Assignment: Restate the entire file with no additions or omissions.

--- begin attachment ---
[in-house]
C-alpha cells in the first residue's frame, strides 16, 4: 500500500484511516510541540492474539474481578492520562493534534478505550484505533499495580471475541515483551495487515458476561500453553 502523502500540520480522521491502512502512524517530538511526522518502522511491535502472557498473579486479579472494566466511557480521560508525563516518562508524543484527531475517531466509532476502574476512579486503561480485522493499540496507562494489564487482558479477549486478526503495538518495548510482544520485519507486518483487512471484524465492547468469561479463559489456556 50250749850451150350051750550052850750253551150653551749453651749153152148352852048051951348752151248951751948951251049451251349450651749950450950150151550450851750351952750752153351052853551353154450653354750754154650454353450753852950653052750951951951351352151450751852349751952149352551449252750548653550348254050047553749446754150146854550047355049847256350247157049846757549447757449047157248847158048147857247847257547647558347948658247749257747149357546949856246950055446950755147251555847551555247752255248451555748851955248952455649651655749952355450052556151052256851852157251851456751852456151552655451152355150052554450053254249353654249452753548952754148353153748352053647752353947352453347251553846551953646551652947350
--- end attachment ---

[in-house]
C-alpha cells in the first residue's frame, strides 16, 4: 500500500484511516510541540492474539474481578492520562493534534478505550484505533499495580471475541515483551495487515458476561500453553 502523502500540520480522521491502512502512524517530538511526522518502522511491535502472557498473579486479579472494566466511557480521560508525563516518562508524543484527531475517531466509532476502574476512579486503561480485522493499540496507562494489564487482558479477549486478526503495538518495548510482544520485519507486518483487512471484524465492547468469561479463559489456556 50250749850451150350051750550052850750253551150653551749453651749153152148352852048051951348752151248951751948951251049451251349450651749950450950150151550450851750351952750752153351052853551353154450653354750754154650454353450753852950653052750951951951351352151450751852349751952149352551449252750548653550348254050047553749446754150146854550047355049847256350247157049846757549447757449047157248847158048147857247847257547647558347948658247749257747149357546949856246950055446950755147251555847551555247752255248451555748851955248952455649651655749952355450052556151052256851852157251851456751852456151552655451152355150052554450053254249353654249452753548952754148353153748352053647752353947352453347251553846551953646551652947350